the RAs are set as appropriate.

   At this point, the links to which the CPE router is attached are now
   provisioned with prefixes taken from the prefix obtained from the
   service provider.  The CPE router uses ongoing DHCPv6 messages
   exchanges according to [RFC3315] and [RFC3363] to maintain and update
   its delegated prefix.

   The CPE router implements a DHCPv6 server for prefix subdelegation
   throughout the rest of the network.  In preparation for assigning
   prefixes to links in the rest of the network, the CPE router makes
   all of the remaining prefixes from the network prefix available for
   subdelegation through a DHCPv6 server.  The CPE router configures the

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   preferred and valid lifetimes for the subdelegated prefixes from the
   values received from the service provider.

3.1.2.  Interior Router Behavior

   When an interior router is connected to the home network, its
   upstream interface is attached to a link in the home network, and its
   downstream interfaces are connected to other links to be added to the
   home network.  Network with a Tree Topology

   After the upstream interface is attached to a link, the interior
   router listens for RAs on the upstream interface and configures the
   upstream interface according to the information contained in the
   received RAs.

   When the interior router receives an RA, the router initiates a
   DHCPv6 message exchange to obtain any needed prefixes from the prefix
   managed by the allocating router.  The interior router requests the
   delegation of a separate /64 prefix for each of its downstream
   interfaces.  The DHCPv6 service in the home network delivers the
   DHCPv6 traffic between the interior router and the CPE router.

   The CPE router delegates the requested prefixes from the prefix
   delegated to the network.  The interior router then assigns a prefix
   to each link attached to which a downstream interface is attached,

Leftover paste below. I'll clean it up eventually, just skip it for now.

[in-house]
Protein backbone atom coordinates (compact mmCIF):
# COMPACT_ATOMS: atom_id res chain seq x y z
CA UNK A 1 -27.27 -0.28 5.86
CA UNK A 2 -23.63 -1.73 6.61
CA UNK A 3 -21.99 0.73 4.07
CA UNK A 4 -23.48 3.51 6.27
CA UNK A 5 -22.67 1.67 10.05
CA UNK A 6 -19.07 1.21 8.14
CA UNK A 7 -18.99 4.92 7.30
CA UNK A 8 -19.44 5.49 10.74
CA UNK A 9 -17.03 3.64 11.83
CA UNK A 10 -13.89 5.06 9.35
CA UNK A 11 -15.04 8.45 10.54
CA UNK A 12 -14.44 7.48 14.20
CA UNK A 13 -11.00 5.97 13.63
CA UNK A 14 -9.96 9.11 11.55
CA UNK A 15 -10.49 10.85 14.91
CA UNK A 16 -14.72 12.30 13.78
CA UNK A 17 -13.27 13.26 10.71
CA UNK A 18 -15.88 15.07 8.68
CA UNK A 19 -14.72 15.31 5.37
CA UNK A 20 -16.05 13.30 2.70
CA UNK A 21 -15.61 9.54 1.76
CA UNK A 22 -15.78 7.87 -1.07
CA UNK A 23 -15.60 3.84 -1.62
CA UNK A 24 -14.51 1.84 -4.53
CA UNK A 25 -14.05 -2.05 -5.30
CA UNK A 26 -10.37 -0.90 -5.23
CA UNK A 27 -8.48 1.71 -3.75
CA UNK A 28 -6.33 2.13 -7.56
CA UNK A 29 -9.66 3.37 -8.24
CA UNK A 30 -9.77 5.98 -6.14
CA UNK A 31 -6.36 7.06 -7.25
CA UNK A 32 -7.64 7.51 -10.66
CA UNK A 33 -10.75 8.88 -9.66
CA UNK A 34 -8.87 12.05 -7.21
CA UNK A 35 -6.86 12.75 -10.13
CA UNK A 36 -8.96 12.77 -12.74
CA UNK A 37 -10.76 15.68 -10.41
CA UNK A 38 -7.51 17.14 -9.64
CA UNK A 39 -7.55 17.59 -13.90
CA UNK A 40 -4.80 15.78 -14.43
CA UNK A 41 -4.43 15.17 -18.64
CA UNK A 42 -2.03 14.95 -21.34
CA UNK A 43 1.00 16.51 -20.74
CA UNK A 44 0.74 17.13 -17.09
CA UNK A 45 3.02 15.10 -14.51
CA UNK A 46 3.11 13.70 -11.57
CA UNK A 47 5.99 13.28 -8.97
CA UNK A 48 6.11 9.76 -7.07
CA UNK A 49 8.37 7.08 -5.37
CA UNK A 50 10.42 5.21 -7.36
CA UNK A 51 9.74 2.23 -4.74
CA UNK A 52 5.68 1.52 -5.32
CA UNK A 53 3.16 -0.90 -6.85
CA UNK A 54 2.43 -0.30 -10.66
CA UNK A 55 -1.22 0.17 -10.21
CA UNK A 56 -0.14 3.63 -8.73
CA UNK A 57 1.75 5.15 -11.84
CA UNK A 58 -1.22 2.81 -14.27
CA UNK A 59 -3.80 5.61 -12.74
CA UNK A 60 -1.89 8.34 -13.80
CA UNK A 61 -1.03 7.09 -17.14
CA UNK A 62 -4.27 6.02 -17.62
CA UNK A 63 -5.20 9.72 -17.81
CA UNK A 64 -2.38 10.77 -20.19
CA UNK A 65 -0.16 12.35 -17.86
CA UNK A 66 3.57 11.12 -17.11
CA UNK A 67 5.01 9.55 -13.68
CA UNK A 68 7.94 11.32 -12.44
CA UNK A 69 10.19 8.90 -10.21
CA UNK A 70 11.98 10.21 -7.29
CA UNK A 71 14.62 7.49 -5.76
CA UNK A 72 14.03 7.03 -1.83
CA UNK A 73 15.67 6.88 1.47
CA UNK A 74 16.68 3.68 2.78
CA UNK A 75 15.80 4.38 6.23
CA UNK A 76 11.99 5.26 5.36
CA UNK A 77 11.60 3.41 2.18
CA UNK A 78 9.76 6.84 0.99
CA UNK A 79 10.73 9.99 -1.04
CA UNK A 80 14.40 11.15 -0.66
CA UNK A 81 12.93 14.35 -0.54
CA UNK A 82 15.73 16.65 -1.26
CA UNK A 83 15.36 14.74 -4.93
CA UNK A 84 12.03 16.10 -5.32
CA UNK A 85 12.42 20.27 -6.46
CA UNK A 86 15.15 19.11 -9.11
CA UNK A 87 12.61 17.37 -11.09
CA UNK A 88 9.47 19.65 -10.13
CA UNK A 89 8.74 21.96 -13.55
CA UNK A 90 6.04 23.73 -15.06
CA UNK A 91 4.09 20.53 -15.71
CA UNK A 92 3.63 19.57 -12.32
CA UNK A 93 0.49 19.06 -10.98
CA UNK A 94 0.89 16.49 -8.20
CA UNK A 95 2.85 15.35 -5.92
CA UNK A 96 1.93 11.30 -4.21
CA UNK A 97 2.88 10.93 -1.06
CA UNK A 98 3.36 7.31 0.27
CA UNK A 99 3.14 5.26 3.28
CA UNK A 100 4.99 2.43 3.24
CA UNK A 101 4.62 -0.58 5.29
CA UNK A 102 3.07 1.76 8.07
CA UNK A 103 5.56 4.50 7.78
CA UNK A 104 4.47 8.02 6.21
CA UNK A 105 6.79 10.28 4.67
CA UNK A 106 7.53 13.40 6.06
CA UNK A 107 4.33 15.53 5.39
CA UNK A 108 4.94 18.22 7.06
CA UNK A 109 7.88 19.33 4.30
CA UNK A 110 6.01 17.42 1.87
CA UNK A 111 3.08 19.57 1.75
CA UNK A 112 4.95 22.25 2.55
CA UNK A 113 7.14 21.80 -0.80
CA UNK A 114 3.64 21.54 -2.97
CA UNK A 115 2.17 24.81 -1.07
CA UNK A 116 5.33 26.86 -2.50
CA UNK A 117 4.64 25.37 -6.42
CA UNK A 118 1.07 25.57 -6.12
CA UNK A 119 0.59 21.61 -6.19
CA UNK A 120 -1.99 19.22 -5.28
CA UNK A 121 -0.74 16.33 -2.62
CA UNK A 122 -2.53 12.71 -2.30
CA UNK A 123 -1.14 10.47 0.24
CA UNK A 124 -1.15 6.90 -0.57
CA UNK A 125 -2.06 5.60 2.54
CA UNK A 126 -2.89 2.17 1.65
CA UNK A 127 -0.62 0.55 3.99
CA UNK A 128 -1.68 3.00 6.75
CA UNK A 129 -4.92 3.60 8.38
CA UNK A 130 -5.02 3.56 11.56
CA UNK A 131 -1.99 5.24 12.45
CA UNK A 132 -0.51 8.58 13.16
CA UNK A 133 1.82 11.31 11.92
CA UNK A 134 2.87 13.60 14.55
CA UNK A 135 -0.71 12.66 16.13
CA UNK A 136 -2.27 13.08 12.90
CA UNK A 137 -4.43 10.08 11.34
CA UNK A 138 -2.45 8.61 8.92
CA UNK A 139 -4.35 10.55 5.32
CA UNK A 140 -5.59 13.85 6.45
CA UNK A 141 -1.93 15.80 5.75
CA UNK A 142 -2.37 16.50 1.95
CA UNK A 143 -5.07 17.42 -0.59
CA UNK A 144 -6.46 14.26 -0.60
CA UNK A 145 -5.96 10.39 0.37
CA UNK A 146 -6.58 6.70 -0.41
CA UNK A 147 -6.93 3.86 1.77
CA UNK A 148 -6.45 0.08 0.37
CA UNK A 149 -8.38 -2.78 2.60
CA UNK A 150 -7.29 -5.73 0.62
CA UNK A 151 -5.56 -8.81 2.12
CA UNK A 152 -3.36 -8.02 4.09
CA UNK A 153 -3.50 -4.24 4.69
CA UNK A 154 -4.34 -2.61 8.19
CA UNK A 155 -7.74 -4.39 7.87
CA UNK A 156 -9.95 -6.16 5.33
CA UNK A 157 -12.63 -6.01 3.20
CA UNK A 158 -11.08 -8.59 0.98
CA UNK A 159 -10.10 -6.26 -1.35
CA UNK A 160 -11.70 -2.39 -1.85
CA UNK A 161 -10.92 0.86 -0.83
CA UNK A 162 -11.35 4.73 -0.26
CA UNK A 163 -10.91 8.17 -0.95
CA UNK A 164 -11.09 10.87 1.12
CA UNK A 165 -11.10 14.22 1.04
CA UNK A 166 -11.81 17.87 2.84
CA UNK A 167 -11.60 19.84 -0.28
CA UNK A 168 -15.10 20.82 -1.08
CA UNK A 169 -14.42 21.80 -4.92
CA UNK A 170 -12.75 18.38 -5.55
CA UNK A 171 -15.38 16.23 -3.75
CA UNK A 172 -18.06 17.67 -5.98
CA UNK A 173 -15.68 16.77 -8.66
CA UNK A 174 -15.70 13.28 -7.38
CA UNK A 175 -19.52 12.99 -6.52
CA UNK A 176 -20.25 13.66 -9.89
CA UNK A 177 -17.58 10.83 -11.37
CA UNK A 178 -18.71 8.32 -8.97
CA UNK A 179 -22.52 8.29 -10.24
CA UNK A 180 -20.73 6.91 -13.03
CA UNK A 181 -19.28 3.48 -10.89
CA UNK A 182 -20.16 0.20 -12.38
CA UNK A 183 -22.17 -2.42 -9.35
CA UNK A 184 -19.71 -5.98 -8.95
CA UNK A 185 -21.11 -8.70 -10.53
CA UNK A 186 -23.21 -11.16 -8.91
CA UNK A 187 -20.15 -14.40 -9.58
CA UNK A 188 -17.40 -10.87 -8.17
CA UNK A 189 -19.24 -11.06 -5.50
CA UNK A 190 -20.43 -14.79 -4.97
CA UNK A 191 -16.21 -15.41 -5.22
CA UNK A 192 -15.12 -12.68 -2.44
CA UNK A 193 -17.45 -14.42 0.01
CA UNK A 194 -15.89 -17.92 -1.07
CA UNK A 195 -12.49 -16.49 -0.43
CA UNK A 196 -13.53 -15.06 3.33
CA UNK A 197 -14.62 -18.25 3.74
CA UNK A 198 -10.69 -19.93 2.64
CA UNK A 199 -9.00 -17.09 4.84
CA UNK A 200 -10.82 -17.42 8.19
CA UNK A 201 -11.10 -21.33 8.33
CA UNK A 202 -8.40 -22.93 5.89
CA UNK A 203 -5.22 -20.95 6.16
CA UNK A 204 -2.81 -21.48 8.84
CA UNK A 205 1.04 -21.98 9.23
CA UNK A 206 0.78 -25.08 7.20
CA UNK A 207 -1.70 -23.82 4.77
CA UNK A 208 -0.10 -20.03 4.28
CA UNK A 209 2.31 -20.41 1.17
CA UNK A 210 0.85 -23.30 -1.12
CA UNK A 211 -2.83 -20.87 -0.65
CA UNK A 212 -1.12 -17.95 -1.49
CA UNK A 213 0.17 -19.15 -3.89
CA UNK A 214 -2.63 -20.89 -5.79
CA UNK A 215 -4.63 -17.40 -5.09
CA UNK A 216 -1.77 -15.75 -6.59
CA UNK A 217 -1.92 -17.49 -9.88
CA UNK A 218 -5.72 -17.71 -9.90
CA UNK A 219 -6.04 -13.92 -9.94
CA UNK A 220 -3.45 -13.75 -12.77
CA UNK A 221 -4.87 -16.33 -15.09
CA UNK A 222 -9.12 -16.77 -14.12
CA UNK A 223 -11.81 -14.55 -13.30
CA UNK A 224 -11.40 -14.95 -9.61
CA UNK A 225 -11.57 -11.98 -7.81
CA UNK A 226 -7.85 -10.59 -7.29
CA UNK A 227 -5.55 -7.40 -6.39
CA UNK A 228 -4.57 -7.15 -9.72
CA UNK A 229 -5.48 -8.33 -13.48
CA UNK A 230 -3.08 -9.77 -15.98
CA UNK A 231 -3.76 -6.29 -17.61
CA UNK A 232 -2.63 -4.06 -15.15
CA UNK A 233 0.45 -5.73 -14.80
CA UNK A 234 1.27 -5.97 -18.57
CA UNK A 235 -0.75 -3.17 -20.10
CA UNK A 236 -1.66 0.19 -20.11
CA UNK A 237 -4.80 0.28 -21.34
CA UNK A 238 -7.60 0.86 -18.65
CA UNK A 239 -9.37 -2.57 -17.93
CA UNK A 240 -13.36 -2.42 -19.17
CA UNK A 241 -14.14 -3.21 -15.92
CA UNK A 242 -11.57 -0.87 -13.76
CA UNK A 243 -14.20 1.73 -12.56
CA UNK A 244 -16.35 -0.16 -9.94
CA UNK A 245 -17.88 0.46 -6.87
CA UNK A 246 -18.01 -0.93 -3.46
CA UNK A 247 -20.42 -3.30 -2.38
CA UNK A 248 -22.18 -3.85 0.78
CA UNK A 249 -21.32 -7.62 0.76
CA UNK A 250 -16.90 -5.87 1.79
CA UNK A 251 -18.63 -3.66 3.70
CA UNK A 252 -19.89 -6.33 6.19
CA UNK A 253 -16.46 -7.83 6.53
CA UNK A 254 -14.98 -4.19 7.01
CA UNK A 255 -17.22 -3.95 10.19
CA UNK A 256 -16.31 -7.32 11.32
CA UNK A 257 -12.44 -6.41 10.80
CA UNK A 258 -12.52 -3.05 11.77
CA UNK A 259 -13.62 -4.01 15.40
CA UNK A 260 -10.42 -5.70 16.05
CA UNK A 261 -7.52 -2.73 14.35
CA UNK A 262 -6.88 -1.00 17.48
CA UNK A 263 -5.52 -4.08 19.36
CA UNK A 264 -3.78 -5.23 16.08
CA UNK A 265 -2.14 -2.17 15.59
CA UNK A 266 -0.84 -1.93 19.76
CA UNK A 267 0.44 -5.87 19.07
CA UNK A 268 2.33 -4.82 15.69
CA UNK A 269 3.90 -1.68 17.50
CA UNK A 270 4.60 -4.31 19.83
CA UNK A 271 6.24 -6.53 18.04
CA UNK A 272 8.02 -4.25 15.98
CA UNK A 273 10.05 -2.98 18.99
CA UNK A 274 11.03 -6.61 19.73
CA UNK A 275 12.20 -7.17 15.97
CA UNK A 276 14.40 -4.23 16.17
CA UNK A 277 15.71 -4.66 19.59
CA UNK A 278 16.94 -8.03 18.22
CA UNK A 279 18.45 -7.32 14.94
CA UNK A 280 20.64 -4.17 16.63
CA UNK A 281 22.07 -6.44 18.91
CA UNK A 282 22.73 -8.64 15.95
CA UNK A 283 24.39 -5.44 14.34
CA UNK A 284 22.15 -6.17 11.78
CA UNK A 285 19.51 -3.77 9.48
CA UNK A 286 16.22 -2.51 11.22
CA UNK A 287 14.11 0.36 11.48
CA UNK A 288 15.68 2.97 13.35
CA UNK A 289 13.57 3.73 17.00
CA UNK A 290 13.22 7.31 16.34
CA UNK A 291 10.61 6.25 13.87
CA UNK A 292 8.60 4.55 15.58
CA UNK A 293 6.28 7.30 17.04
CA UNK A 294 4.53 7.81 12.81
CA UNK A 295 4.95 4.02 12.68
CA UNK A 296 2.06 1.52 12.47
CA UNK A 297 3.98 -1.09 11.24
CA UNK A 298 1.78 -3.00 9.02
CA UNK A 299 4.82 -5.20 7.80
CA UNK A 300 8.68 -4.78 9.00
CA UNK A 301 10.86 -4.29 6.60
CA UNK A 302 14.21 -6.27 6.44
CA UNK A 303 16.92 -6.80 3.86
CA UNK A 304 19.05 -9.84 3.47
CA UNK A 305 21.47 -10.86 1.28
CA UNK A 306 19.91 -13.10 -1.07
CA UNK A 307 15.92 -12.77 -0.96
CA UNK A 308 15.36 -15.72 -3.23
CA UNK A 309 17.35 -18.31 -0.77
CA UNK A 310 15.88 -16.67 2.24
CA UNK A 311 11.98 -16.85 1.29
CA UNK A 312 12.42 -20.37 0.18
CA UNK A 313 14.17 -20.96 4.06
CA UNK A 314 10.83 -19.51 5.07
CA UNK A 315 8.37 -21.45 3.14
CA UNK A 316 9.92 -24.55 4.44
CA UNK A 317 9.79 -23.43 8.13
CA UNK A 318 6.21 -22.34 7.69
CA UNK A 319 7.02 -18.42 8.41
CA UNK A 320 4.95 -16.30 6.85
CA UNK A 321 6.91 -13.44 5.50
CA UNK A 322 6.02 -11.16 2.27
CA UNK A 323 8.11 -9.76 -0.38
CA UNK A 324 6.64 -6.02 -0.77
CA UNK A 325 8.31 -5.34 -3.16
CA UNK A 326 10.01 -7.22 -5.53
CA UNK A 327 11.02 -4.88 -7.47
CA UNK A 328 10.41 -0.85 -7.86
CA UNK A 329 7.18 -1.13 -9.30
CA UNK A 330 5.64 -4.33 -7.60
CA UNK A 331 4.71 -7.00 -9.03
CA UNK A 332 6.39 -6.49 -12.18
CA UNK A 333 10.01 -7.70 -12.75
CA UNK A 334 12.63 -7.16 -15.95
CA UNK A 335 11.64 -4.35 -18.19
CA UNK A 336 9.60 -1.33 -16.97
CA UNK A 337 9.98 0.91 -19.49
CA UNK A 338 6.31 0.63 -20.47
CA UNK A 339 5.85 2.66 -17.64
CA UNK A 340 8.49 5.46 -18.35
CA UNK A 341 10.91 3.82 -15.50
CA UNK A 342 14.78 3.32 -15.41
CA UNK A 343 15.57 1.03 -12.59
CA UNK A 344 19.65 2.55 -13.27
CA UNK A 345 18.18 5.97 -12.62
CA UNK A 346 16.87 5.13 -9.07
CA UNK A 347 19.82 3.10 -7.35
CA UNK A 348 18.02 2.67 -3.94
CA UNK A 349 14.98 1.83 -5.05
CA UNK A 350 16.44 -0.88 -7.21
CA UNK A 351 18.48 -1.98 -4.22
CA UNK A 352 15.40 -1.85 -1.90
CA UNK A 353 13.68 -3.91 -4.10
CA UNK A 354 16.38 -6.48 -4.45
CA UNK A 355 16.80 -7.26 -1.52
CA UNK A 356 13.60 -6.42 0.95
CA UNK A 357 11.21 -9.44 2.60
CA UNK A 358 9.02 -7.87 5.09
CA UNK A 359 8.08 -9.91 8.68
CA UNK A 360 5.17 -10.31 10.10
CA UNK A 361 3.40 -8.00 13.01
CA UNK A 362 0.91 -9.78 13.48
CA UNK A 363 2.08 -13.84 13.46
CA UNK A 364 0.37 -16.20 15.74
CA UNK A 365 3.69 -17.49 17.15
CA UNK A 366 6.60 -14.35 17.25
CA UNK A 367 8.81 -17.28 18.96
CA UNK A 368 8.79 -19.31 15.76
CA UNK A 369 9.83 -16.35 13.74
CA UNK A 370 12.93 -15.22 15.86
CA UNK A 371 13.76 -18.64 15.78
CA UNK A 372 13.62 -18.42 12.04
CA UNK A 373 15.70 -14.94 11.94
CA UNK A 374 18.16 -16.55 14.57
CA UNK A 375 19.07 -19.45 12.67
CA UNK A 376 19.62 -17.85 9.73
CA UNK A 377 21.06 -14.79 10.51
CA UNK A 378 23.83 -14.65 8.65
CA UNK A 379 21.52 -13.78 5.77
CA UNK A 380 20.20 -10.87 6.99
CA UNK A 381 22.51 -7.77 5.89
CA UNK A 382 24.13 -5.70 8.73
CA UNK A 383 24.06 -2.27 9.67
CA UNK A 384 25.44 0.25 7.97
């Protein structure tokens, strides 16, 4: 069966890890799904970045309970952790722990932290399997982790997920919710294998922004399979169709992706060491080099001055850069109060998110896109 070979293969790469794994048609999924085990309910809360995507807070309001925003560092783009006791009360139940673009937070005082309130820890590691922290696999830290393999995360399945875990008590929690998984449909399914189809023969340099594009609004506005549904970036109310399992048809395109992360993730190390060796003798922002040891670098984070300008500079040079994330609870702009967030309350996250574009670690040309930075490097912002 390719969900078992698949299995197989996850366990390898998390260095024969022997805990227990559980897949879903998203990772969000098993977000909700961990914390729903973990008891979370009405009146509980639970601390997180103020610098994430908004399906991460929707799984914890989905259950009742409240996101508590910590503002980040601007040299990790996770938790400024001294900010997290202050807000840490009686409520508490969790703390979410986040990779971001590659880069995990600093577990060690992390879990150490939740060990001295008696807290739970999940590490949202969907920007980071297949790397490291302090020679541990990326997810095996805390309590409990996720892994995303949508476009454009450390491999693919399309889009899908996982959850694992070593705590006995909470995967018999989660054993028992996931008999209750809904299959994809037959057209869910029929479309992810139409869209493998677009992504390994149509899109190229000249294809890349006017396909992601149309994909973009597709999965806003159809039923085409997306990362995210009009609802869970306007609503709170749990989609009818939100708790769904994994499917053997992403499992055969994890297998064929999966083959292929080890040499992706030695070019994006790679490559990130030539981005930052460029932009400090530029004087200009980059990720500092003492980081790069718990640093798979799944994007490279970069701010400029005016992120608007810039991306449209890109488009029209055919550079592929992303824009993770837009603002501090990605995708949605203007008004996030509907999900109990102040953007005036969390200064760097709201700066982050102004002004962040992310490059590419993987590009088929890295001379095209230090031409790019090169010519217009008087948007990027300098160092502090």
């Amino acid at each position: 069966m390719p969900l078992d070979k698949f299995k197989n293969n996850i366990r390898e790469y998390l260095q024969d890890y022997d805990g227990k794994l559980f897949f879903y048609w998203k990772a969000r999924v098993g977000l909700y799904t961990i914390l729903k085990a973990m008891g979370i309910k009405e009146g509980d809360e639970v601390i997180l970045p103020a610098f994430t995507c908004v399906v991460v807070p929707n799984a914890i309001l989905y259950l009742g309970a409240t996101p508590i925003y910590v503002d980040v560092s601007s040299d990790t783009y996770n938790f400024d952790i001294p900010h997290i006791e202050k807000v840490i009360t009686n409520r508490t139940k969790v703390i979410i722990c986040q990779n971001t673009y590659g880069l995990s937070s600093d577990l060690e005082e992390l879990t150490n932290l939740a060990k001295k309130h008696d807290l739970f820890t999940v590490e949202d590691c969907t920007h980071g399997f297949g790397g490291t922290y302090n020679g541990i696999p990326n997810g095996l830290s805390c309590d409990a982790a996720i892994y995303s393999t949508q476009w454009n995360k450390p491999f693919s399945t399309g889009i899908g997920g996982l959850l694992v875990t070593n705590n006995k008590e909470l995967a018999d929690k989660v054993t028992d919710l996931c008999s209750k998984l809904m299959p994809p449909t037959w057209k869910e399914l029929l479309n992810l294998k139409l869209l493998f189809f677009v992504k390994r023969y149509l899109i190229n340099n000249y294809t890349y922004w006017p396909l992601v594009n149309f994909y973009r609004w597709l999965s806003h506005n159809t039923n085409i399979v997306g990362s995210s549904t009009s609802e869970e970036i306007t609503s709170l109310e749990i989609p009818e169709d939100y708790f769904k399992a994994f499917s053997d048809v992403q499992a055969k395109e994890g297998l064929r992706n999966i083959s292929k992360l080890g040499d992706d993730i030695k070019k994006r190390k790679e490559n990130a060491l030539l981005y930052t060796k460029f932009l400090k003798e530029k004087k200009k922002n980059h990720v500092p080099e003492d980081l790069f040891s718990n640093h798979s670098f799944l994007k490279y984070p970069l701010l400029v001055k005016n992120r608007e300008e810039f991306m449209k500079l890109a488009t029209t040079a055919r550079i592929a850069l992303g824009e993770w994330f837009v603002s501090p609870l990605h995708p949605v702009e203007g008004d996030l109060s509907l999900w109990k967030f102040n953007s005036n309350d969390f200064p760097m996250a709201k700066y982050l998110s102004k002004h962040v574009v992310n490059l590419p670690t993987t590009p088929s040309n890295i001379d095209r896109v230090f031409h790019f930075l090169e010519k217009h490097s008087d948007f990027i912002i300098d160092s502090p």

configures those downstream interfaces with addresses from the
   assigned prefixes and begins sending RAs on the downstream
   interfaces.  The preferred and valid lifetimes for the advertised
   prefix are derived from the lifetimes in the DHCPv6 delegation, and
   the RAs advertise the interior router as the default router for the
   link.  Non-tree Topologies

   It is quite likely that real world deployments will violate the
   assumption in the previous section that only one downstream interface
   will be attached to each link in the home network.  In this
   situation, it is desirable that the link only be assigned one prefix
   and, therefore, only one of the interior routers with a downstream
   interface on the link be responsible for assigning a prefix and
   sending RAs on the link.

   To avoid duplicate address assignment, a router first listens for RAs
   on the link attached to its downstream interface.  If the router does
   not receive an RA after listening for INTERVAL1 microfortnights, the
   router assumes it is responsible for assigning a prefix to that link

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   and initiates the DHCPv6 process for obtaining a delegated prefix.

   After the router determines it is responsible for the link attached
   to its downstream interface, it continues to listen for RAs from
   other routers on the link.  If it receives an RA from another router,
   it deassigns its delegated prefix from the link, unconfigures any
   addresses assigned from that prefix and releases the delegated prefix
   to the CPE router using DHCPv6.

      Discussion: there is a race condition in this; two routers may
      make the decision to manage the link's prefix simultaneously.  To
      avoid this, the timing should be jittered enough to make this

   If a router hears an RA such as described in Section 3.1.2, it uses
   IPv6 Stateless Address Autoconfiguration [RFC4862][RFC4941] or a
   DHCPv6 [RFC3315] request to each announced allocator to generate an
   address within the prefix for use in that subnet.

   After the router determines that some other router is responsible for